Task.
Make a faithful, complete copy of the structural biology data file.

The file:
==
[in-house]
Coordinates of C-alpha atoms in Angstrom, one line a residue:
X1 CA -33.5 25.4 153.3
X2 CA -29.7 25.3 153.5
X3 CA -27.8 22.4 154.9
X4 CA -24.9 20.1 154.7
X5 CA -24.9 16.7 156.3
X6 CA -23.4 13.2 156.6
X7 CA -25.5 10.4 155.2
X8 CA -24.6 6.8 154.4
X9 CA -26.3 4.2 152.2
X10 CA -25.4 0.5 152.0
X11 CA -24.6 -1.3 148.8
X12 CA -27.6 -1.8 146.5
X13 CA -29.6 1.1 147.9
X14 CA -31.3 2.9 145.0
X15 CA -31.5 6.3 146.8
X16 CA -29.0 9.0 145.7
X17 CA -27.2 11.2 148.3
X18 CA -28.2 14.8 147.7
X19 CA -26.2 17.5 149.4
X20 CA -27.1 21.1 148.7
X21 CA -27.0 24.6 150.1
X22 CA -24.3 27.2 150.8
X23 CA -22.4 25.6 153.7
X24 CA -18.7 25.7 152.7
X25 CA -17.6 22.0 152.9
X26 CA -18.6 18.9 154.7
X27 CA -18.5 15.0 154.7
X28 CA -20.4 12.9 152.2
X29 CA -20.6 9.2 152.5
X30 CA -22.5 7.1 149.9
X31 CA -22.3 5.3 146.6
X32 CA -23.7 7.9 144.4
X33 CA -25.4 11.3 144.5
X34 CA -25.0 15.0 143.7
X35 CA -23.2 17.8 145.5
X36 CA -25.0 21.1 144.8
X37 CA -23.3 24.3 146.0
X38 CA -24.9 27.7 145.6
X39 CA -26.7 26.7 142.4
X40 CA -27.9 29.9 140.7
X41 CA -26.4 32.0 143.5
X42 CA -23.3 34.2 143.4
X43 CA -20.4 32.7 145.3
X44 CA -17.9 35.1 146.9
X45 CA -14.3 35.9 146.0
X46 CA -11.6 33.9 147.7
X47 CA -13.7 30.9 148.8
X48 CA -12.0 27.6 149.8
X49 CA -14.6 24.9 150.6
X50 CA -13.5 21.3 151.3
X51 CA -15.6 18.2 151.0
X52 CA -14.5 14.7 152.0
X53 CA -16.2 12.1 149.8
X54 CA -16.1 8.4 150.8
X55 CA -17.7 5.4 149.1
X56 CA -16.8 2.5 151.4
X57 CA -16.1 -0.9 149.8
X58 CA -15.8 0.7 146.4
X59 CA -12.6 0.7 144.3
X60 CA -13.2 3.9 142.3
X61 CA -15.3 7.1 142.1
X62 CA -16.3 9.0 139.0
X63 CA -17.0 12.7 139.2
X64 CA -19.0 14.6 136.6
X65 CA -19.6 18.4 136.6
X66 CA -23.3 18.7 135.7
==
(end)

[in-house]
Coordinates of C-alpha atoms in Angstrom, one line a residue:
X1 CA -33.5 25.4 153.3
X2 CA -29.7 25.3 153.5
X3 CA -27.8 22.4 154.9
X4 CA -24.9 20.1 154.7
X5 CA -24.9 16.7 156.3
X6 CA -23.4 13.2 156.6
X7 CA -25.5 10.4 155.2
X8 CA -24.6 6.8 154.4
X9 CA -26.3 4.2 152.2
X10 CA -25.4 0.5 152.0
X11 CA -24.6 -1.3 148.8
X12 CA -27.6 -1.8 146.5
X13 CA -29.6 1.1 147.9
X14 CA -31.3 2.9 145.0
X15 CA -31.5 6.3 146.8
X16 CA -29.0 9.0 145.7
X17 CA -27.2 11.2 148.3
X18 CA -28.2 14.8 147.7
X19 CA -26.2 17.5 149.4
X20 CA -27.1 21.1 148.7
X21 CA -27.0 24.6 150.1
X22 CA -24.3 27.2 150.8
X23 CA -22.4 25.6 153.7
X24 CA -18.7 25.7 152.7
X25 CA -17.6 22.0 152.9
X26 CA -18.6 18.9 154.7
X27 CA -18.5 15.0 154.7
X28 CA -20.4 12.9 152.2
X29 CA -20.6 9.2 152.5
X30 CA -22.5 7.1 149.9
X31 CA -22.3 5.3 146.6
X32 CA -23.7 7.9 144.4
X33 CA -25.4 11.3 144.5
X34 CA -25.0 15.0 143.7
X35 CA -23.2 17.8 145.5
X36 CA -25.0 21.1 144.8
X37 CA -23.3 24.3 146.0
X38 CA -24.9 27.7 145.6
X39 CA -26.7 26.7 142.4
X40 CA -27.9 29.9 140.7
X41 CA -26.4 32.0 143.5
X42 CA -23.3 34.2 143.4
X43 CA -20.4 32.7 145.3
X44 CA -17.9 35.1 146.9
X45 CA -14.3 35.9 146.0
X46 CA -11.6 33.9 147.7
X47 CA -13.7 30.9 148.8
X48 CA -12.0 27.6 149.8
X49 CA -14.6 24.9 150.6
X50 CA -13.5 21.3 151.3
X51 CA -15.6 18.2 151.0
X52 CA -14.5 14.7 152.0
X53 CA -16.2 12.1 149.8
X54 CA -16.1 8.4 150.8
X55 CA -17.7 5.4 149.1
X56 CA -16.8 2.5 151.4
X57 CA -16.1 -0.9 149.8
X58 CA -15.8 0.7 146.4
X59 CA -12.6 0.7 144.3
X60 CA -13.2 3.9 142.3
X61 CA -15.3 7.1 142.1
X62 CA -16.3 9.0 139.0
X63 CA -17.0 12.7 139.2
X64 CA -19.0 14.6 136.6
X65 CA -19.6 18.4 136.6
X66 CA -23.3 18.7 135.7